CHARLOTTE – After debating the rising cost of the proposed CityLYNX Gold Line Phase 2, or streetcar project, Charlotte City Council members on Monday approved spending additional money on its development, for a revised cost of $150 million.
The council approved seeking a $75 million Federal Small Starts grant, as well as allocating an additional $12 million from city funds to increase its share to $75 million.
Republican Ed Driggs of District 7, who described himself as the “Dr. No” of the evening, raised concerns about the expenses not having been accurately calculated.
“The amount that we were originally using was $126 million and it has now gone up to $150 million, which is a 19% increase,” he said. “The actual accountability on the relationship between the benefit and the cost is lacking.”
The vote was 7-4. In addition to Driggs, council members Republican Kenny Smith of District 6 and at-large Democrats Claire Fallon and Michael Barnes voted no.
Construction on the project’s phase 1 is well underway along East Trade Street/Elizabeth Lane from Time Warner Cable Arena to Novant Presbyterian Hospital. It is expected to begin operating next year.
Phase 2 would expand the east-west project by 2 ½ miles, for a total of 4 miles from French Street near Johnson C. Smith University to Sunnyside Avenue at Hawthorne Lane just past Independence Boulevard. The CityLYNX Gold Line Phase 2 would add 11 new stops as well as replace the currently used Gomaco replica trolleys with modern streetcar vehicles.
The project was proposed as a component of the 2030 Transit Corridor System Plan that links bus and rail service in the center city. A proposed third phase would add six more miles, to the Eastland Community Transit Center on Central Avenue.
The streetcar has been a dividing issue, both for some council members as well as taxpayers due to its escalating costs, both upfront and operating expenses once it is complete.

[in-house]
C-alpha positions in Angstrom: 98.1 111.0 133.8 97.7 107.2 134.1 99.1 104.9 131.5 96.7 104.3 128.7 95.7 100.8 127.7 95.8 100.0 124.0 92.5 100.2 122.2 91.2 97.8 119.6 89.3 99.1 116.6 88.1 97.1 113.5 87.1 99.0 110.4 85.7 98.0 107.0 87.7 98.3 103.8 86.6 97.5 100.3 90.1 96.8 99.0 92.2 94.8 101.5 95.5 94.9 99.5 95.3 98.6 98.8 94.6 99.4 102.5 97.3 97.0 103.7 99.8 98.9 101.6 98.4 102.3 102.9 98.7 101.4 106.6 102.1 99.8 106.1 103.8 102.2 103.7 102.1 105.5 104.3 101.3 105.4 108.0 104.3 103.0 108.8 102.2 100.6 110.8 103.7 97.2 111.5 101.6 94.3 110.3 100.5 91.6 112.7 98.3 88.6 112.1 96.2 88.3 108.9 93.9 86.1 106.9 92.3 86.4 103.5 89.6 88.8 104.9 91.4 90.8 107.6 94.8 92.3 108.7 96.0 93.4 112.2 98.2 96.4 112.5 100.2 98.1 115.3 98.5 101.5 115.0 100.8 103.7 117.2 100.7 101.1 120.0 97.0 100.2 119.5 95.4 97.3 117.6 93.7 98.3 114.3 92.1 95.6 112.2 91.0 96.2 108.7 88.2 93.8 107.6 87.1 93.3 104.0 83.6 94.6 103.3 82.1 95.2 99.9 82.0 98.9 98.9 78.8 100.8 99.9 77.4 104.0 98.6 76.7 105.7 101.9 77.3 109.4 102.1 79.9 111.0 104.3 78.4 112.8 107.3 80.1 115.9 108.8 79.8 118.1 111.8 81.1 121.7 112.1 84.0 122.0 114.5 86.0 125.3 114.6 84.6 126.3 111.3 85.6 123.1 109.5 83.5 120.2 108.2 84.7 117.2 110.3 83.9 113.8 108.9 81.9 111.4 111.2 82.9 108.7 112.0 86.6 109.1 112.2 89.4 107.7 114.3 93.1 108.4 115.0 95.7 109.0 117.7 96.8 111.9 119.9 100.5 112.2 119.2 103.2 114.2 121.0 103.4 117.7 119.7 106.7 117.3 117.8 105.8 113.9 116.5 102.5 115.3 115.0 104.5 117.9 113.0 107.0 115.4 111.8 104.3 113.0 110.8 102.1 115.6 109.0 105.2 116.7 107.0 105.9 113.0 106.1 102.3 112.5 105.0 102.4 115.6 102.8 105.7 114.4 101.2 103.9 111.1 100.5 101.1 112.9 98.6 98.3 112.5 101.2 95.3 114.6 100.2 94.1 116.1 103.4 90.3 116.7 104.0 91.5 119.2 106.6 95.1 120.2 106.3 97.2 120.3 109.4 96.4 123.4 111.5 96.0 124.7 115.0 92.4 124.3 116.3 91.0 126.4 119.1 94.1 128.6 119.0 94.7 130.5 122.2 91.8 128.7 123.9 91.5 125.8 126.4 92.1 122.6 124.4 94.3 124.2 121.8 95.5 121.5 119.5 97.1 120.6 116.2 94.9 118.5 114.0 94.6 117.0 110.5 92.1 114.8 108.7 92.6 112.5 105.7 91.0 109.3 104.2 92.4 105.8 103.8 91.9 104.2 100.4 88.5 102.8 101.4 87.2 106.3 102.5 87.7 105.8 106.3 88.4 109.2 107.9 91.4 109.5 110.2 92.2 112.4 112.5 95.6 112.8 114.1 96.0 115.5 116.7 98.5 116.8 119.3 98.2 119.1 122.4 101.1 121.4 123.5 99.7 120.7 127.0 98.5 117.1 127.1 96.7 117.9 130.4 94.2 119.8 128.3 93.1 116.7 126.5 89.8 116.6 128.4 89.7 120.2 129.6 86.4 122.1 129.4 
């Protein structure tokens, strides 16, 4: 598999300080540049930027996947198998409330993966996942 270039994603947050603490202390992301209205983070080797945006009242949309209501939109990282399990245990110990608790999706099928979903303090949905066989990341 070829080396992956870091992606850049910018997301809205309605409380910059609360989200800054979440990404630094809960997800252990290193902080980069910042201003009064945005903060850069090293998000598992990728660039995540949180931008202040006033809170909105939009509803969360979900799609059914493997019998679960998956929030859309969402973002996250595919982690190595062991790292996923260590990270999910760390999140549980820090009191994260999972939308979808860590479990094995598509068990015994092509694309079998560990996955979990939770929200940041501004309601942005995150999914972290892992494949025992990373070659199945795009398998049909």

At-large council member Vi Lyles, a Democrat who approved the CityLYNX Gold Line, said that based on the increase of development and residents off the CityLYNX Blue Line light rail in SouthEnd, she believes the Gold Line could prove beneficial as well.
“The roads, the bus line and the light rail line are owned by the city and they are used every day for transportation,” she said. “We can’t deny what we have seen on the south line.”
Danielle Mitchell, president of the student body government at Johnson C. Smith University, spoke in support of the CityLYNX Gold Line, saying the streetcar would offer transportation for students to take advantage of job, internship and networking opportunities in Charlotte.
The city’s application for the Federal Small Starts Grant was due Sept. 10, and a decision on awarding the grant is not expected until at least fall 2015.
If the federal grant is allocated, the city would begin construction in 2016 and expects it to be complete by 2019.
Last year, the city applied for but did not receive a federal Transportation Investment Generating Economic Recovery, or TIGER, grant. At the time, David McDonald, manager for the Charlotte Area Transit System’s streetcar project, said that only 30 percent of the preliminary design work had been complete, leaving too many unknowns about precise costs and construction requirements.
The estimated cost then was $126 million. In addition, in January the council authorized spending up to $12 million to pay for more design work, the preparation of a land use and economic development report, the preparation of a financial plan, an investigation into using hybrid streetcar vehicles, and the Small Starts grant application.
The city staff said at Monday’s meeting that the project’s design is now 65 percent complete, which led to more accurate estimates of costs, including the discovery that the Hawthorne Lane bridge over Independence Boulevard would need to be replaced to accommodate the streetcar.
However, the largest cost increase is due to the estimated rate of expected inflation since the previous grant application was completed, $15.3 million.
The majority of the city’s project funding will come from pay-as-you-go and debt service funds that are set aside for capital improvements from property taxes, sales taxes, interest on investments, vehicle rental taxes, vehicle license fees and the sale of city land.
The city projects operating expenses to be $6.2 million annually, of which $1.5 million would come from fares. A staff report also proposed consideration of a new tax on properties within one-fourth of a mile of the streetcar, which could generate $1.2 million; continuing to allocate $2.84 of each vehicle license fee to the project, which could generate $3.2 million annually; and such things as “naming rights” and advertising, which could generate $293,000 annually.
The staff’s report also said that a revenue source would need to be identified to cover the costs of overhauling the vehicles every five years, which it estimated would cost $14.8 million between the fifth and 20th years over operation.